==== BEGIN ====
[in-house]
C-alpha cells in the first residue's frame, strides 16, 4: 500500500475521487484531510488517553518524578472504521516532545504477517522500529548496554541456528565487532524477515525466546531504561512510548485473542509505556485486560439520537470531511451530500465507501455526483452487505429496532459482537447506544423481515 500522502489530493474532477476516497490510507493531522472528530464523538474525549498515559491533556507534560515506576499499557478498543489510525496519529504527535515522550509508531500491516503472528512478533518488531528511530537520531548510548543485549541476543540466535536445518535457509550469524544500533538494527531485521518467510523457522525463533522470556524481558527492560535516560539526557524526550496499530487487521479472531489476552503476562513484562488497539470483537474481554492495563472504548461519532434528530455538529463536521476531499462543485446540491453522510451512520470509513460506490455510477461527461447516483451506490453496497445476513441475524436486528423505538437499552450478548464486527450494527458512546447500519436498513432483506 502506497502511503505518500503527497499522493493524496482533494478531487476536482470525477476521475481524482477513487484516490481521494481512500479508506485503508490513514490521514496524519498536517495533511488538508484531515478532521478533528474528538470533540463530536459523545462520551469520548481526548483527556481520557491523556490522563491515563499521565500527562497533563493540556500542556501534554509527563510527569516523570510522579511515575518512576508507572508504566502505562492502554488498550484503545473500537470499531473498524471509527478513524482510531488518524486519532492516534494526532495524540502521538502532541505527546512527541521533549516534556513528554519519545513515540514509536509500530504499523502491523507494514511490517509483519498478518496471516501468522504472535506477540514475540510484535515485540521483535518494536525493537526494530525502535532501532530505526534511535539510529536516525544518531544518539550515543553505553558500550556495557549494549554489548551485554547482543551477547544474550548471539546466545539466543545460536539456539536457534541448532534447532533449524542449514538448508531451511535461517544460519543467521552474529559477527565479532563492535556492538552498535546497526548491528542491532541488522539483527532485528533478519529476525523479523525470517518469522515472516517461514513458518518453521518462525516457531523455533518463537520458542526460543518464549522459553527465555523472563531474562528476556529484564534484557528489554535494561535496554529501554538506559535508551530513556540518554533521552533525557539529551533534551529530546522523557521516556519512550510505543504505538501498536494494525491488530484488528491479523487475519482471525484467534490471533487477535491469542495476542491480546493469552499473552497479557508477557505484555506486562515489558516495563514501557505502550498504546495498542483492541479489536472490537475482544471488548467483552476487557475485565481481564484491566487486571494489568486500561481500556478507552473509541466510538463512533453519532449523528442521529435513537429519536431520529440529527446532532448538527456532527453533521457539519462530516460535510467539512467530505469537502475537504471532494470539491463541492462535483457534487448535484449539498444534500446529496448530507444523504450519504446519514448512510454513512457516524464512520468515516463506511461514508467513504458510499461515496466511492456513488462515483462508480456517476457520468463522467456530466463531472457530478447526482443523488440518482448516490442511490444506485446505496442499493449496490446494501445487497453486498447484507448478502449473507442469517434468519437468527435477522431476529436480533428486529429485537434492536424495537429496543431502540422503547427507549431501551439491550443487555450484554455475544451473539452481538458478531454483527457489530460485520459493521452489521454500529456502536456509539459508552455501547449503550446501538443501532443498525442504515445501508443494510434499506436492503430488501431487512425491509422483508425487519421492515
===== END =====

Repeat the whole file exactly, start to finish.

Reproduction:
[in-house]
C-alpha cells in the first residue's frame, strides 16, 4: 500500500475521487484531510488517553518524578472504521516532545504477517522500529548496554541456528565487532524477515525466546531504561512510548485473542509505556485486560439520537470531511451530500465507501455526483452487505429496532459482537447506544423481515 500522502489530493474532477476516497490510507493531522472528530464523538474525549498515559491533556507534560515506576499499557478498543489510525496519529504527535515522550509508531500491516503472528512478533518488531528511530537520531548510548543485549541476543540466535536445518535457509550469524544500533538494527531485521518467510523457522525463533522470556524481558527492560535516560539526557524526550496499530487487521479472531489476552503476562513484562488497539470483537474481554492495563472504548461519532434528530455538529463536521476531499462543485446540491453522510451512520470509513460506490455510477461527461447516483451506490453496497445476513441475524436486528423505538437499552450478548464486527450494527458512546447500519436498513432483506 502506497502511503505518500503527497499522493493524496482533494478531487476536482470525477476521475481524482477513487484516490481521494481512500479508506485503508490513514490521514496524519498536517495533511488538508484531515478532521478533528474528538470533540463530536459523545462520551469520548481526548483527556481520557491523556490522563491515563499521565500527562497533563493540556500542556501534554509527563510527569516523570510522579511515575518512576508507572508504566502505562492502554488498550484503545473500537470499531473498524471509527478513524482510531488518524486519532492516534494526532495524540502521538502532541505527546512527541521533549516534556513528554519519545513515540514509536509500530504499523502491523507494514511490517509483519498478518496471516501468522504472535506477540514475540510484535515485540521483535518494536525493537526494530525502535532501532530505526534511535539510529536516525544518531544518539550515543553505553558500550556495557549494549554489548551485554547482543551477547544474550548471539546466545539466543545460536539456539536457534541448532534447532533449524542449514538448508531451511535461517544460519543467521552474529559477527565479532563492535556492538552498535546497526548491528542491532541488522539483527532485528533478519529476525523479523525470517518469522515472516517461514513458518518453521518462525516457531523455533518463537520458542526460543518464549522459553527465555523472563531474562528476556529484564534484557528489554535494561535496554529501554538506559535508551530513556540518554533521552533525557539529551533534551529530546522523557521516556519512550510505543504505538501498536494494525491488530484488528491479523487475519482471525484467534490471533487477535491469542495476542491480546493469552499473552497479557508477557505484555506486562515489558516495563514501557505502550498504546495498542483492541479489536472490537475482544471488548467483552476487557475485565481481564484491566487486571494489568486500561481500556478507552473509541466510538463512533453519532449523528442521529435513537429519536431520529440529527446532532448538527456532527453533521457539519462530516460535510467539512467530505469537502475537504471532494470539491463541492462535483457534487448535484449539498444534500446529496448530507444523504450519504446519514448512510454513512457516524464512520468515516463506511461514508467513504458510499461515496466511492456513488462515483462508480456517476457520468463522467456530466463531472457530478447526482443523488440518482448516490442511490444506485446505496442499493449496490446494501445487497453486498447484507448478502449473507442469517434468519437468527435477522431476529436480533428486529429485537434492536424495537429496543431502540422503547427507549431501551439491550443487555450484554455475544451473539452481538458478531454483527457489530460485520459493521452489521454500529456502536456509539459508552455501547449503550446501538443501532443498525442504515445501508443494510434499506436492503430488501431487512425491509422483508425487519421492515